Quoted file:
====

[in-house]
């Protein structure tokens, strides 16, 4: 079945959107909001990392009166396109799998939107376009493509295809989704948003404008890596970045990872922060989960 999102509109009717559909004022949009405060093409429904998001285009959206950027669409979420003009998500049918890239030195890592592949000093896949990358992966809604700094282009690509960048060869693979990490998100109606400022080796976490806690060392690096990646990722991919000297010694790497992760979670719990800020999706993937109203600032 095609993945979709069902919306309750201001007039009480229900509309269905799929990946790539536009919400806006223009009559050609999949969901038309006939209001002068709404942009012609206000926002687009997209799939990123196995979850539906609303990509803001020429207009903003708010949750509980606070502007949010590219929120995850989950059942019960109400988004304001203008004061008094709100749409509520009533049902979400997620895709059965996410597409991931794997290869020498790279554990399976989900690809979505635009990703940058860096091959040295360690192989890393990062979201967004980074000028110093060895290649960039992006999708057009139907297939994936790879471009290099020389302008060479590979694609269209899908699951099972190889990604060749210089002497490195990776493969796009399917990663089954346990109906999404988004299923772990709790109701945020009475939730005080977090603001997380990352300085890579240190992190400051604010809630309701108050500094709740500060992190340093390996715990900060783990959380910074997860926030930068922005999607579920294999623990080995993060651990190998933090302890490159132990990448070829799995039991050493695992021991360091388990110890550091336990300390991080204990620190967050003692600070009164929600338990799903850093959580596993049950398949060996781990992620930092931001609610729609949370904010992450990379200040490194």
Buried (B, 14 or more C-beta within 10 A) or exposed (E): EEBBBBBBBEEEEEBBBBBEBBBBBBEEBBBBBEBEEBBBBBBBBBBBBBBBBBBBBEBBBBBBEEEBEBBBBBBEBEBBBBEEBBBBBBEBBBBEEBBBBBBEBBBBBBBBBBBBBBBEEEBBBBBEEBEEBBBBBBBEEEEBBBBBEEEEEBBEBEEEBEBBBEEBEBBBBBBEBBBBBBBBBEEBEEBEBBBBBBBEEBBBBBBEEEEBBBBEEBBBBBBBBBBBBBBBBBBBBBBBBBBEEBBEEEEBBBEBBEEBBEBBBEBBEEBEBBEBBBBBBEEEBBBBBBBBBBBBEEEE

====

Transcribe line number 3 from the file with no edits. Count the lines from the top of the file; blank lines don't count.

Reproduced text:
Buried (B, 14 or more C-beta within 10 A) or exposed (E): EEBBBBBBBEEEEEBBBBBEBBBBBBEEBBBBBEBEEBBBBBBBBBBBBBBBBBBBBEBBBBBBEEEBEBBBBBBEBEBBBBEEBBBBBBEBBBBEEBBBBBBEBBBBBBBBBBBBBBBEEEBBBBBEEBEEBBBBBBBEEEEBBBBBEEEEEBBEBEEEBEBBBEEBEBBBBBBEBBBBBBBBBEEBEEBEBBBBBBBEEBBBBBBEEEEBBBBEEBBBBBBBBBBBBBBBBBBBBBBBBBBEEBBEEEEBBBEBBEEBBEBBBEBBEEBEBBEBBBBBBEEEBBBBBBBBBBBBEEEE